Kealan’s stories have appeared in many publications, including Cemetery Dance, Corpse Blossoms, Horror World, Grave Tales, and a number of anthologies. His work also includes novels (KIN, Currency of Souls, Master of the Moors, The Hides), novellas (The Turtle Boy, Vessels, Midlisters, Thirty Miles South of Dry County), and collections (Ravenous Ghosts, Theater Macabre, The Number 121 to Pennsylvania).
The man truly is busy! Yet, when I asked Kealan to talk with us concerning his experiences, he kindly agreed to the following interview.
Weldon Burge (WB): Born in Ireland, coming to America--what was the hardest part, as a writer, of acclimating to the U.S.?
Kealan Patrick Burke (KPB): The hardest part of coming here, as a person, not solely as a writer, was leaving everything I knew behind: family, friends, the culture, and basically starting from scratch in a place I’d never seen outside of TV. It was a daunting task, and pretty terrifying for a guy who had scarcely been outside of his own country for twenty one years. But that same task provided ample fodder for my writing, broadening my horizons and widening my perspective to an infinite degree. More importantly, relocating here afforded me the opportunity to write uninterrupted for two years, an opportunity I hadn’t had up to that point, and in that space of time, I wrote and sold my fiction like a madman. So if I hadn’t made the move, it’s quite likely I’d never have seen my work in print, or have ended up pursuing writing as a full-time career.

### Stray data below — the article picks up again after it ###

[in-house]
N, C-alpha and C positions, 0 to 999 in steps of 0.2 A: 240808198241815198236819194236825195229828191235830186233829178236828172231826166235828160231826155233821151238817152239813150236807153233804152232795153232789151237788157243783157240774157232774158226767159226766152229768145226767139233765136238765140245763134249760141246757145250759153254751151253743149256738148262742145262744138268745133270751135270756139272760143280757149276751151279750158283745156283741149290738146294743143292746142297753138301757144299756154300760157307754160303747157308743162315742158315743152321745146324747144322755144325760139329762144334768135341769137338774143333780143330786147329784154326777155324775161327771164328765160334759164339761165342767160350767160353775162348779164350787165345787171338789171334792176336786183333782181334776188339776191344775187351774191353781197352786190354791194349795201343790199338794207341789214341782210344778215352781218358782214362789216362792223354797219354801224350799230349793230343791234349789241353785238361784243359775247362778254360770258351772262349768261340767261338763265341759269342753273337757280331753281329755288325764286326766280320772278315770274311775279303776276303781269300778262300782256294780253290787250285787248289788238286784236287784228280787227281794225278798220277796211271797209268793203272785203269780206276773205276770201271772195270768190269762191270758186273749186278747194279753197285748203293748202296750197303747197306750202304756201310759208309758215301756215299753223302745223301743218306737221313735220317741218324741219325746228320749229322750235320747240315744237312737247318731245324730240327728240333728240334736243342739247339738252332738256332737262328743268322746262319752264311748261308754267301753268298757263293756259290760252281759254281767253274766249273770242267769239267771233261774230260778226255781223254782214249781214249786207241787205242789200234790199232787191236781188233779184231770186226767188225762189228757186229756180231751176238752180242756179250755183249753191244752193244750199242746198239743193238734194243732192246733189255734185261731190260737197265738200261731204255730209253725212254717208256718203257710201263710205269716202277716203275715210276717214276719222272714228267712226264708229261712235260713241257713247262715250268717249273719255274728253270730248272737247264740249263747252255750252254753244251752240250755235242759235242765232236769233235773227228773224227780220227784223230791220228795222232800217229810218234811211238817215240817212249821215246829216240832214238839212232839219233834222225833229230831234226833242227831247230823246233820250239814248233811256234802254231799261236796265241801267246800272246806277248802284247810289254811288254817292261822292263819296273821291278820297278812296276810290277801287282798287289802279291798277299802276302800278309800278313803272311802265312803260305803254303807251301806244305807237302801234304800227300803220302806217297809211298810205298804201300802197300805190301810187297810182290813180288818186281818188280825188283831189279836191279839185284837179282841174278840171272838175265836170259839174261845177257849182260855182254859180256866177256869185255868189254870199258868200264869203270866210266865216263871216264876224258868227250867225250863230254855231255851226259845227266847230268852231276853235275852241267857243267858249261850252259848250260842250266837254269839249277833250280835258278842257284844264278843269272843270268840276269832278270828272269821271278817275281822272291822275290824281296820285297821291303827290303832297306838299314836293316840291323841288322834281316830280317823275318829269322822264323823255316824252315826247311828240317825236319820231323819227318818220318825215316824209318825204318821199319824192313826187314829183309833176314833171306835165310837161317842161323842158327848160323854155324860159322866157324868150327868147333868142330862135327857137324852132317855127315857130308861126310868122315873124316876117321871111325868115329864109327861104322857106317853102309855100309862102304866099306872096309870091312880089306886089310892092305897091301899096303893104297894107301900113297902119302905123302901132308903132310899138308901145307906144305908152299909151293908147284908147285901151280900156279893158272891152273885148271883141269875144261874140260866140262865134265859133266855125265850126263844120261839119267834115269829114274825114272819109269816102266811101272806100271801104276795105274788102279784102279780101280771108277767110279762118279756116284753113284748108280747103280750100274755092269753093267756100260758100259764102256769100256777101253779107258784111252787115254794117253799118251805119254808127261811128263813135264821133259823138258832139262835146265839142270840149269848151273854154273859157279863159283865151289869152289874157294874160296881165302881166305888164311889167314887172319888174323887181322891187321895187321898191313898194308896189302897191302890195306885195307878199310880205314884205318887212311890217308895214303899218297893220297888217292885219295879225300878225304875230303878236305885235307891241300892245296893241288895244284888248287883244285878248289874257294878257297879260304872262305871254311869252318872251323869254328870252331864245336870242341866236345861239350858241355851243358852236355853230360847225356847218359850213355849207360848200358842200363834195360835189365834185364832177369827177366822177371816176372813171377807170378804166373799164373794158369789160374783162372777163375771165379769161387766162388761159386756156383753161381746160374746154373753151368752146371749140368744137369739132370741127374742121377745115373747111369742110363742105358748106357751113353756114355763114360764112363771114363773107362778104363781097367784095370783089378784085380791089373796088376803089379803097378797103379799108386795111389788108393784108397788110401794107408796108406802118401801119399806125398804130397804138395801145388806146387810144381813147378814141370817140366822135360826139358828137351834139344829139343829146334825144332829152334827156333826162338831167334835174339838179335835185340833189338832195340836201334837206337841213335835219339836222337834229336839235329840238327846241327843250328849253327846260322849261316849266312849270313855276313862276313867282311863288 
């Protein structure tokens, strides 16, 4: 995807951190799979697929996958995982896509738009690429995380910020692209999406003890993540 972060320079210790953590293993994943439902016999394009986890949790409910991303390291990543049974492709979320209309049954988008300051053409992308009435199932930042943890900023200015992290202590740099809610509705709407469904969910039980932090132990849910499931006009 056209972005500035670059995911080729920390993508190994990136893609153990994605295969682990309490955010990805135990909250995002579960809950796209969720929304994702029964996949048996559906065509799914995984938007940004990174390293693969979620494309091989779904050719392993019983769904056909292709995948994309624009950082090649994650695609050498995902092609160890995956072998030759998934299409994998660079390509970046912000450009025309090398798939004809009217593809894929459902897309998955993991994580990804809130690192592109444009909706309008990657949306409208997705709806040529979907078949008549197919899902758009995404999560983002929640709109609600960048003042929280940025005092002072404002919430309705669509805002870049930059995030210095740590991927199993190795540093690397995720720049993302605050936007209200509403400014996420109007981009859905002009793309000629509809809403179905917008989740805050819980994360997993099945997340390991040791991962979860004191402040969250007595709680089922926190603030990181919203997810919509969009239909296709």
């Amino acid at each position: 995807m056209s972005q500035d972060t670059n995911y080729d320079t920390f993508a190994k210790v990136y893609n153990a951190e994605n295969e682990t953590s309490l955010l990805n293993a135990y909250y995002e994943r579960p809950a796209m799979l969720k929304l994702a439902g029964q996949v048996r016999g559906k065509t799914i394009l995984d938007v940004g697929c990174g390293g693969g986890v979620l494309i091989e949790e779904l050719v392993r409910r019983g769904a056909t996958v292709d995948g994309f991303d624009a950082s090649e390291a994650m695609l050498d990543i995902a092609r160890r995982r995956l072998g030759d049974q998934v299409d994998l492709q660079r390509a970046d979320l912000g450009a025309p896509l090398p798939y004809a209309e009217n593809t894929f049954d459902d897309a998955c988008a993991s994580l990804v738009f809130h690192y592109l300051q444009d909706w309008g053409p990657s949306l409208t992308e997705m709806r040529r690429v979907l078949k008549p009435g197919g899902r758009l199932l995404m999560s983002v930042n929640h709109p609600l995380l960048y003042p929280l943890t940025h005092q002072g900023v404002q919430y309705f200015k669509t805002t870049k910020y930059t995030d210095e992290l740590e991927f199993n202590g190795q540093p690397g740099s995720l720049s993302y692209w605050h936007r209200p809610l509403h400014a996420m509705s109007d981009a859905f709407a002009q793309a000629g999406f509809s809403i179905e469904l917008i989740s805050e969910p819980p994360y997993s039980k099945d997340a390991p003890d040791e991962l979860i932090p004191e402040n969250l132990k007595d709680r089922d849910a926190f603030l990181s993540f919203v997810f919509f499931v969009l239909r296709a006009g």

WB: Do you work from an outline, or do you pretty much improvise?
KPB: Generally I don’t work from an outline because I like to be surprised by where a story takes me, and plotting out every detail, every twist and turn, seems to suck all the fun out of it and runs the risk of sapping my enthusiasm for the project. Instead I’ll keep a notebook by the computer into which I’ll scribble plot points, twists and revelations, character traits and phrases I like as they come to me. The current novel, Nemesis, for example, while not fully outlined, has roughly fifty pages of notes that wouldn’t make much sense to anyone else if they looked at them. To me, those notes are like an extended movie trailer. There’s just enough to know what the story’s about, but not enough to spoil it. If I ever tackle a book as big as Lonesome Dove, or The Stand, however, it may become necessary to outline just to keep things on track. We’ll see.